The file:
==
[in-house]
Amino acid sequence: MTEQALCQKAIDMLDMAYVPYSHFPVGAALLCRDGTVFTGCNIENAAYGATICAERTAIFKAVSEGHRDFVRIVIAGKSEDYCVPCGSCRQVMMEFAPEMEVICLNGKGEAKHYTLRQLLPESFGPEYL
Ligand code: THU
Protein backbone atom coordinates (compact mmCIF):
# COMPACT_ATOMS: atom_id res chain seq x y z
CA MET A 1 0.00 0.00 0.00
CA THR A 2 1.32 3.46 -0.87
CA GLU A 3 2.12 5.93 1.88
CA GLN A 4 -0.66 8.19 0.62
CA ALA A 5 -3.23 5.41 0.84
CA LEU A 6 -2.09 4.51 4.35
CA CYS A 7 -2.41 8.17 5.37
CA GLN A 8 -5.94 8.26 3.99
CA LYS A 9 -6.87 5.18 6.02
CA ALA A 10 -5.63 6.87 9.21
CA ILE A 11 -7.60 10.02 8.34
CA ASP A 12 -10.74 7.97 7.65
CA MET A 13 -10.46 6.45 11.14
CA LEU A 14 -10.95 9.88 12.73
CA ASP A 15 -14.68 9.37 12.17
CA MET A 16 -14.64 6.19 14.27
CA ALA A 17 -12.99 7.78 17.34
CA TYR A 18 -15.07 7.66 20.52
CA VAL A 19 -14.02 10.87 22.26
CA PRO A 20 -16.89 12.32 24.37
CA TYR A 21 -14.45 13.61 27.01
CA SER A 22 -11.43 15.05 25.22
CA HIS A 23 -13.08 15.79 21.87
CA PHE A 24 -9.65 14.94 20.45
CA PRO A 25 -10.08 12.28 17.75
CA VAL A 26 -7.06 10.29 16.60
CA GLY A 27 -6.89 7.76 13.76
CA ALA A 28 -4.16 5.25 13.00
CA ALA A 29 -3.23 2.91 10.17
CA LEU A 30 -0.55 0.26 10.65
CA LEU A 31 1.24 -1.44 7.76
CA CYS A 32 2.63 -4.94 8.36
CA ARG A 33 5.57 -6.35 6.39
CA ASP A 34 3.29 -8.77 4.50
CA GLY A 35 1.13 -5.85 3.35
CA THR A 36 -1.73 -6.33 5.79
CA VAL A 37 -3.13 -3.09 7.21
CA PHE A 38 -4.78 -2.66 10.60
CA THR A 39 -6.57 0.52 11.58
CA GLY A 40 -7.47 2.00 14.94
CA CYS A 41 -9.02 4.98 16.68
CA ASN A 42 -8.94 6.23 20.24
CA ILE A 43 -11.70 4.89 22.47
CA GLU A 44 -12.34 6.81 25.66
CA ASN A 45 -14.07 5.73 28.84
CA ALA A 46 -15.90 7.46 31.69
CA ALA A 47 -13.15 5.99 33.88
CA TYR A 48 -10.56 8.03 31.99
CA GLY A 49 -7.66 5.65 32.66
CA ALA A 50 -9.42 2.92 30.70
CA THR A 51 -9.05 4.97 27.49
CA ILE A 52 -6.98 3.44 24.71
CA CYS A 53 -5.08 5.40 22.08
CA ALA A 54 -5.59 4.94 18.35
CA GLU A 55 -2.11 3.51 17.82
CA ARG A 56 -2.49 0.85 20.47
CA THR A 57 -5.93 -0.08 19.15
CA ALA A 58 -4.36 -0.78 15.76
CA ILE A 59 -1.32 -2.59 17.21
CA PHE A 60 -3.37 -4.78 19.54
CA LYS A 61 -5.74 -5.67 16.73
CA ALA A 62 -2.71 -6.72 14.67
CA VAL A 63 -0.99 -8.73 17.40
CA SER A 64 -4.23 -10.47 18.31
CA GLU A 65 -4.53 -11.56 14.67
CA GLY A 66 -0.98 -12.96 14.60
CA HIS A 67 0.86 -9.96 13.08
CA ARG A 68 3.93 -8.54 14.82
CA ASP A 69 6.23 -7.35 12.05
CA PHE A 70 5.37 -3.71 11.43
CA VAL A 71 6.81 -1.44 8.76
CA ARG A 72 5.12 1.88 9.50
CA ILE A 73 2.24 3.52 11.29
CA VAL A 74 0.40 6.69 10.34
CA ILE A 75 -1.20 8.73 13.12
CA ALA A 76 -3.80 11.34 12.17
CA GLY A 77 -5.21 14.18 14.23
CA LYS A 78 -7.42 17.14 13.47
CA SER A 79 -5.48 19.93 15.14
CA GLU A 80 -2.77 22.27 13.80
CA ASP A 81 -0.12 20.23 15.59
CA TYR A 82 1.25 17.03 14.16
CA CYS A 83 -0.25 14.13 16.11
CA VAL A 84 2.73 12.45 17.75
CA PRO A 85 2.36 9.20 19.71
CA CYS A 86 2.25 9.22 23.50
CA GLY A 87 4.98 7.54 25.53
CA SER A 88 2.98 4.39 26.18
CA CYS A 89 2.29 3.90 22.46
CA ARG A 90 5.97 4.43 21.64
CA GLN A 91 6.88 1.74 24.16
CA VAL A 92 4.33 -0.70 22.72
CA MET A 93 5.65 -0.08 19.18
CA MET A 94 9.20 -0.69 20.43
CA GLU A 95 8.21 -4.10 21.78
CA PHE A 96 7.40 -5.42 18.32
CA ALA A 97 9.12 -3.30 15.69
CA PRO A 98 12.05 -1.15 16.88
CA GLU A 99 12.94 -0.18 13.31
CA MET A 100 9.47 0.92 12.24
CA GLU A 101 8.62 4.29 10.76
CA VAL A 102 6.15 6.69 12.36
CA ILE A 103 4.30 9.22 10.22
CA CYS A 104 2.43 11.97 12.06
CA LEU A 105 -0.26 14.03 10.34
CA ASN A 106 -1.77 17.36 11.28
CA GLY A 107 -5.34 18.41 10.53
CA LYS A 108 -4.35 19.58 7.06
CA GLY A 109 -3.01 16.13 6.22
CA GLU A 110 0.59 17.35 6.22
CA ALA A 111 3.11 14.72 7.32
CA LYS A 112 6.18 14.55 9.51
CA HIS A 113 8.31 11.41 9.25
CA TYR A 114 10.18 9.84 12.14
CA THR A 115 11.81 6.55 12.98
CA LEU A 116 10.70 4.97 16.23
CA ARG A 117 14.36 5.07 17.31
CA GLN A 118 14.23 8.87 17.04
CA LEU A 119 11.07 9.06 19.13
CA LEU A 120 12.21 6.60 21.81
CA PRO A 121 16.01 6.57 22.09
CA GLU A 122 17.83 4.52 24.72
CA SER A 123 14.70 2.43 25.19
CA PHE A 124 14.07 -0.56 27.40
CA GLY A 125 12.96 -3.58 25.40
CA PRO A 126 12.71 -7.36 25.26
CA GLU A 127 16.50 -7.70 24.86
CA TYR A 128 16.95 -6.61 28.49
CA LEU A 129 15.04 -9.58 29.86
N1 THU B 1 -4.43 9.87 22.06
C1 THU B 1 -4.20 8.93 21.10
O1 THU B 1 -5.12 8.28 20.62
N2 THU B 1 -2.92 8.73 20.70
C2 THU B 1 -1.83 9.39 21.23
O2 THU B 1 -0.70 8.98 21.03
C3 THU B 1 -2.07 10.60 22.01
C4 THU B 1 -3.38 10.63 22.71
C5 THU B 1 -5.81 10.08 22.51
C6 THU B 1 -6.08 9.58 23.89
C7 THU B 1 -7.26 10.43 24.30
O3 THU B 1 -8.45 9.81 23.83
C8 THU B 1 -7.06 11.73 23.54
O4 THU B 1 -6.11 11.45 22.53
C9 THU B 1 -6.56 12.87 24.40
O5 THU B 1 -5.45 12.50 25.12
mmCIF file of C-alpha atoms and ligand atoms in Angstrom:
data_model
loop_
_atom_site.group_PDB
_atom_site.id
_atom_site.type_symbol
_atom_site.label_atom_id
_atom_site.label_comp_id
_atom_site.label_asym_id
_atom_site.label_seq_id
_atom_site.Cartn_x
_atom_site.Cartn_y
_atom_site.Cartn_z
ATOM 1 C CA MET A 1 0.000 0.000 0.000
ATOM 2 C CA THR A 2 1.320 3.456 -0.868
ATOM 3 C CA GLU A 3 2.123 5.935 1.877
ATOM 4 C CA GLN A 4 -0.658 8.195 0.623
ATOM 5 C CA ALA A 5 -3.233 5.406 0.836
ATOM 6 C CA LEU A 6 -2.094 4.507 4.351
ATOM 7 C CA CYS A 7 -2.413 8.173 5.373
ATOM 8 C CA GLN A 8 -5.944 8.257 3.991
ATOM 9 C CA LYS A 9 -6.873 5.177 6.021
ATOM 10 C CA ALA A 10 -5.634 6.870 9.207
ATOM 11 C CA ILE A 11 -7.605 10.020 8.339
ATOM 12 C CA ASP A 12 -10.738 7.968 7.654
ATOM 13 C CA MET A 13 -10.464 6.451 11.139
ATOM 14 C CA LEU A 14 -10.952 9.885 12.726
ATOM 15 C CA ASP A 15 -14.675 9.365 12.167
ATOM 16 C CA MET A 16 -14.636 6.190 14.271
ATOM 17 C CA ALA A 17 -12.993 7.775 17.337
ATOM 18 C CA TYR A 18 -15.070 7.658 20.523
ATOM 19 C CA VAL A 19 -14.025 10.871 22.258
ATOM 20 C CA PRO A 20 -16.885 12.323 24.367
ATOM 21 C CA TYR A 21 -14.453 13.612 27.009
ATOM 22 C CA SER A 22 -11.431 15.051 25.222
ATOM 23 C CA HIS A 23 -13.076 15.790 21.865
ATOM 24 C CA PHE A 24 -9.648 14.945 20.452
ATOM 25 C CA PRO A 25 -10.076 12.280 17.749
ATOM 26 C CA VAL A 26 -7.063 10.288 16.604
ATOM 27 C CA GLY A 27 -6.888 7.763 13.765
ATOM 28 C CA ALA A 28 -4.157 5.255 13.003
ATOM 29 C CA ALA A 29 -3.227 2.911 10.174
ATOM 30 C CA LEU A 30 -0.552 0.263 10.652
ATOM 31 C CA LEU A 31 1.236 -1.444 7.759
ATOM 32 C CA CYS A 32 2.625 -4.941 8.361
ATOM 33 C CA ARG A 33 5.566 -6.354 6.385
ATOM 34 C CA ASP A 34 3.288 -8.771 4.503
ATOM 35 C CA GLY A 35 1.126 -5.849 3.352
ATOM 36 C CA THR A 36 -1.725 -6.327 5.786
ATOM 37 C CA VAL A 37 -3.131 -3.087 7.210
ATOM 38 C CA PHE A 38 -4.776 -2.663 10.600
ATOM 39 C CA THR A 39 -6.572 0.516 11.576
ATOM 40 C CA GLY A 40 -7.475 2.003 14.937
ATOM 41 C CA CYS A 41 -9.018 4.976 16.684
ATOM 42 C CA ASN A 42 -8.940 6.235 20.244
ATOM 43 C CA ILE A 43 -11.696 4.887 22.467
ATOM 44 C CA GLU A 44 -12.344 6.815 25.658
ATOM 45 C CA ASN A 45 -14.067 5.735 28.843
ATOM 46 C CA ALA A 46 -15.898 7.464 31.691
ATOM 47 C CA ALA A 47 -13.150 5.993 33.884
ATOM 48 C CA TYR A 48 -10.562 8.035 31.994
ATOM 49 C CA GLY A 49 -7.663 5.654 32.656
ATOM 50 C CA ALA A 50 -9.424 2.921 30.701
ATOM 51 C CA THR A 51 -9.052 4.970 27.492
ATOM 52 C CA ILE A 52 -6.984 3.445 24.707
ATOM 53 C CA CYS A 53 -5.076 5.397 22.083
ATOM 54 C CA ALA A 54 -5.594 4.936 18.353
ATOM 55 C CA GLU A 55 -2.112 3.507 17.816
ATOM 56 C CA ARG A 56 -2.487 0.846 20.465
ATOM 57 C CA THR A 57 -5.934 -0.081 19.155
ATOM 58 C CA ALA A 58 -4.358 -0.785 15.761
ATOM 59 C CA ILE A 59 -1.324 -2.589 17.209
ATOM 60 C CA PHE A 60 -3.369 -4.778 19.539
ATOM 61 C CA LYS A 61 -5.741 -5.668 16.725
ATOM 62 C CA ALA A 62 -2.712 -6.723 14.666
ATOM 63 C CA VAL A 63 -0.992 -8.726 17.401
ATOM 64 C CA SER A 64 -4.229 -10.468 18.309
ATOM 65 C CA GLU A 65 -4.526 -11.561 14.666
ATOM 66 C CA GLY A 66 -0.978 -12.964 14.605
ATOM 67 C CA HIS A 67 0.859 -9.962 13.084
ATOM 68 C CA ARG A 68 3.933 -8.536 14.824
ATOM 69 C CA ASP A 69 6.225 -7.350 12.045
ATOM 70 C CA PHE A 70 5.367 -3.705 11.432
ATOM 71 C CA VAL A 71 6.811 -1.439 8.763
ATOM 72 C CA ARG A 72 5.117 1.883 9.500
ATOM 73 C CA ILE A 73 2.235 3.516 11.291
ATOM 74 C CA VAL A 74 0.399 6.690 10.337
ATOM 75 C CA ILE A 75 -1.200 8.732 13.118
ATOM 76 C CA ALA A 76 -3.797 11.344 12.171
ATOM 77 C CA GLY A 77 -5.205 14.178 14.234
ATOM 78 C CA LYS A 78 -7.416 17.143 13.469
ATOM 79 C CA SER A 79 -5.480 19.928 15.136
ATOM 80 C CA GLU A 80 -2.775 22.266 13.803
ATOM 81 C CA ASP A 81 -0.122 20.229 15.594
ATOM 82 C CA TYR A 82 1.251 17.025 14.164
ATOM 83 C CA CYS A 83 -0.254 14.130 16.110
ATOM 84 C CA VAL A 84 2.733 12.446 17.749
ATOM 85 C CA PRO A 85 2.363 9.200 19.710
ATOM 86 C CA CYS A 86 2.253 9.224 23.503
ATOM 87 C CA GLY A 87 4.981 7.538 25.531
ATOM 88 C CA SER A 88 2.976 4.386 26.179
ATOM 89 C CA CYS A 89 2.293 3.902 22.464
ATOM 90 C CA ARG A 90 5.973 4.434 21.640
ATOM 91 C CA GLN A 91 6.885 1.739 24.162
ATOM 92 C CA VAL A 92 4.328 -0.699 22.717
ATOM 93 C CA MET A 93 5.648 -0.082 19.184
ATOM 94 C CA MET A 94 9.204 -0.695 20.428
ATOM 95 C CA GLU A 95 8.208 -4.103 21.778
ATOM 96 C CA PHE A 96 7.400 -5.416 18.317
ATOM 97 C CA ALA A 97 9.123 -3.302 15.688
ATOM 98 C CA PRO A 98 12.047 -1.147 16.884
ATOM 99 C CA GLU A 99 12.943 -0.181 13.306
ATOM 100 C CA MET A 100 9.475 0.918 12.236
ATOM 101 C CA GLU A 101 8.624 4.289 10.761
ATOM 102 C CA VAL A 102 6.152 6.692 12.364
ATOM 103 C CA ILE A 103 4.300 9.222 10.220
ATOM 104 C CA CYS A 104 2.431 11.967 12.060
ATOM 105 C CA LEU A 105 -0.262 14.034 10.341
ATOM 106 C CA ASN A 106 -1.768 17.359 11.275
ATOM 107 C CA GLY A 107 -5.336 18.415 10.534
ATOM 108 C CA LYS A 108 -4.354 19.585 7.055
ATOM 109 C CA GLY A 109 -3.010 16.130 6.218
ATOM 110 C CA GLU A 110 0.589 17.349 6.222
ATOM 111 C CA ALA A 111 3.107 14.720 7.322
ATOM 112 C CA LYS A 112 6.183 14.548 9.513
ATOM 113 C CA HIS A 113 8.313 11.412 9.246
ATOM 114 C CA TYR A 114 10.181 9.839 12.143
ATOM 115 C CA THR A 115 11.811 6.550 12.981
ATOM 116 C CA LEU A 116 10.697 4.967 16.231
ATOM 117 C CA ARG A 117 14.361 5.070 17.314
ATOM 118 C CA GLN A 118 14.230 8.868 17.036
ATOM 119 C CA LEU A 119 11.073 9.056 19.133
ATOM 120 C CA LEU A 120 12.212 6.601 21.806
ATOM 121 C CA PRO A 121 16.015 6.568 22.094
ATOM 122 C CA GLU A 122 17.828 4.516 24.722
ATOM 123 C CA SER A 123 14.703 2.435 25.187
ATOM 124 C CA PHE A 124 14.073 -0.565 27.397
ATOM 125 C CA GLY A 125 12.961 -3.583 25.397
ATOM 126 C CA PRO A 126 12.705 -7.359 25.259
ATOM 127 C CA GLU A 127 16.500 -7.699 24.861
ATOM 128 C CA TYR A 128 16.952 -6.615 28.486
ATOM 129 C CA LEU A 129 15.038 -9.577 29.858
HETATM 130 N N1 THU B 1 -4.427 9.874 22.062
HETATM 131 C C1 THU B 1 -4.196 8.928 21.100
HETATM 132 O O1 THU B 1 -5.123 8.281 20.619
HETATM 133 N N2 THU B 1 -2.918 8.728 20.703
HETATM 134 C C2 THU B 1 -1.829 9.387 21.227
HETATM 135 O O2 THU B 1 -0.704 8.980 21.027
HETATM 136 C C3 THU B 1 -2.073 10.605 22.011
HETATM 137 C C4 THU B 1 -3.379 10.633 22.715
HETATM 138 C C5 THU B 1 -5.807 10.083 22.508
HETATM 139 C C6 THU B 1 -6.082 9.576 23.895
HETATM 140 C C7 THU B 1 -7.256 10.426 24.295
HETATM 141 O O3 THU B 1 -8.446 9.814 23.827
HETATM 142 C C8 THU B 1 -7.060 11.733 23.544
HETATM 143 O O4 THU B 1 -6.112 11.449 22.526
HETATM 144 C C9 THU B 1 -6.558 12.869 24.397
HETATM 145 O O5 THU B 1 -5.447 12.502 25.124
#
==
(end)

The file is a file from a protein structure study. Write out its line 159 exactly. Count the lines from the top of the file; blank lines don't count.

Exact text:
_atom_site.label_asym_id